After decades of exploring, where do the boldest sea kayakers, whitewater boaters and canoe trippers fantasize about paddling? That’s the question that inspired Paddling Magazine to query some of our long-time contributors and favorite nomadic aquaphiles to ask after their dream destinations, most challenging expeditions and what a life of exploration really means anyways.

In this series of profiles, these exceptional water-wanderers share their top trips, best advice and biggest blunders. And whether their ambitious journeys were taken in the name of discovery, education, environment or glory, these legends affirm what we already know: There’s far more to explore by paddle than anyone could fit in a lifetime—but don’t let that stop you from trying.

[Check back in the coming weeks for the remaining profiles in this series.]


Amy and Dave Freeman have traveled more than 30,000 miles by kayak, canoe and dogsled through some of the world’s wildest places, from the Amazon to the Arctic. The couple is known for mixing tripping with advocacy for Minnesota’s Boundary Waters Canoe Area Wilderness (BWCA), which is threatened by a proposed nearby sulfide-ore mine. The Freemans paddled a petition canoe carrying thousands of signatures 101 days from Ely, Minnesota, to Washington, D.C, and later spent 365 consecutive days in the BWCA, highlighting this unique and fragile region.

Location: Sailboat on the ocean or BWCA

Occupation: Wilderness guides and advocates

Current Project: Sailing on a several-month journey
from Grenada back to the U.S.

Man and woman paddling canoe, with dog between them.
Doing what they love is their day job. | Photo: Nate Ptacek

Q&A with Amy Freeman

1My favorite paddling destination I’d like to return to is…

the British Columbia coast. We kayaked the Inside Passage in 2010 and it felt like we barely scratched
the surface.

2My biggest pet peeve is…

when people call sea kayaks “sit-in” kayaks.

3My biggest blunder was…

leaving my sprayskirt in my kayak overnight on a Lake Superior trip in October. In the morning, it was frozen solid.

4Our most challenging expedition was…

a three-year, 12,000-mile journey across North America by canoe, sea kayak and dogsled and it taught us if we break things into small steps, we can do anything.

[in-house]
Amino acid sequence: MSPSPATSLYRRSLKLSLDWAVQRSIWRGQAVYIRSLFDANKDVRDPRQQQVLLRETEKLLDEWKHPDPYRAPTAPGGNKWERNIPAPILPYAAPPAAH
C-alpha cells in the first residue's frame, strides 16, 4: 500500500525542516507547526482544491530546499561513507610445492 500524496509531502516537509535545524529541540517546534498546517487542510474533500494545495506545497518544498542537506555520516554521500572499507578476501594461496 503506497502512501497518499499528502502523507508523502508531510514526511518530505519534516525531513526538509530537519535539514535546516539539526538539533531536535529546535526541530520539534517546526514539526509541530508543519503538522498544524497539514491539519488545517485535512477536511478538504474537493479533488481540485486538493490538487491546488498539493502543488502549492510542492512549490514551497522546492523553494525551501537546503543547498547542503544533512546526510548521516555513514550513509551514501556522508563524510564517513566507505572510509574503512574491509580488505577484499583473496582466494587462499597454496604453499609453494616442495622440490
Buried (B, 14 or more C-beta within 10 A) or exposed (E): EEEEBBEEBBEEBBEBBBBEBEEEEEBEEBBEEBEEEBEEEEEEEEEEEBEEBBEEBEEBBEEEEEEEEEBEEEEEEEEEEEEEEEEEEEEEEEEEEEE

5One thing Dave will never do again is…

pack oatmeal for breakfast every day for a multi-month trip.

Q&A with Dave Freeman

1

One destination I dream of returning to is…

the Yukon’s Peel River Watershed. This location still captivates me because the vast mountain-studded wilderness is raw and wild, and the whitewater canoeing is excellent.

2One place I dream of paddling but haven’t yet is…

Greenland. I want to paddle here because it seems like the ultimate place to kayak with icebergs, fjords and glaciers galore.

3My biggest pet peeve is…

watching people paddle with a bent shaft facing the wrong way.

4The greatest advice I ever got was…

to travel slowly because when you travel by kayak, canoe or dogsled, the land speaks to you and that was from Leeroy, a Dene Elder who lives on Great Bear Lake.

5The best paddling companions are…

positive, hard-working and caring.

6My best advice for young paddlers is…

have fun and try to find more experienced paddlers who can help you progress more quickly and with less drama.

“And don’t be afraid to dream big,” adds Dave. “If you have a big trip in mind, start planning and saving, sharpen your skills and go for it. For the last 25 years, my job has been to paddle and explore wild places and share those wild places with people. There are lots of ways to make it work, but if you love to paddle and spend time outside, then, with a little creativity, some penny pinching and a healthy dose of grit, you can get paid to paddle and explore.”

7Happiness is…

doing what you love.

8What scares me most is…

that the lakes, rivers, oceans and wild spaces we love to paddle and explore will not remain for future generations.

Paddling Magazine Issue 63 | 2021 Paddling Trip Guide Cover

This article was first published in Paddling Magazine Issue 64. Subscribe to Paddling Magazine’s print and digital editions here, or download the Paddling Magazine app and browse the digital archives here.


Doing what they love is their day job. | Photo: Nate Ptacek

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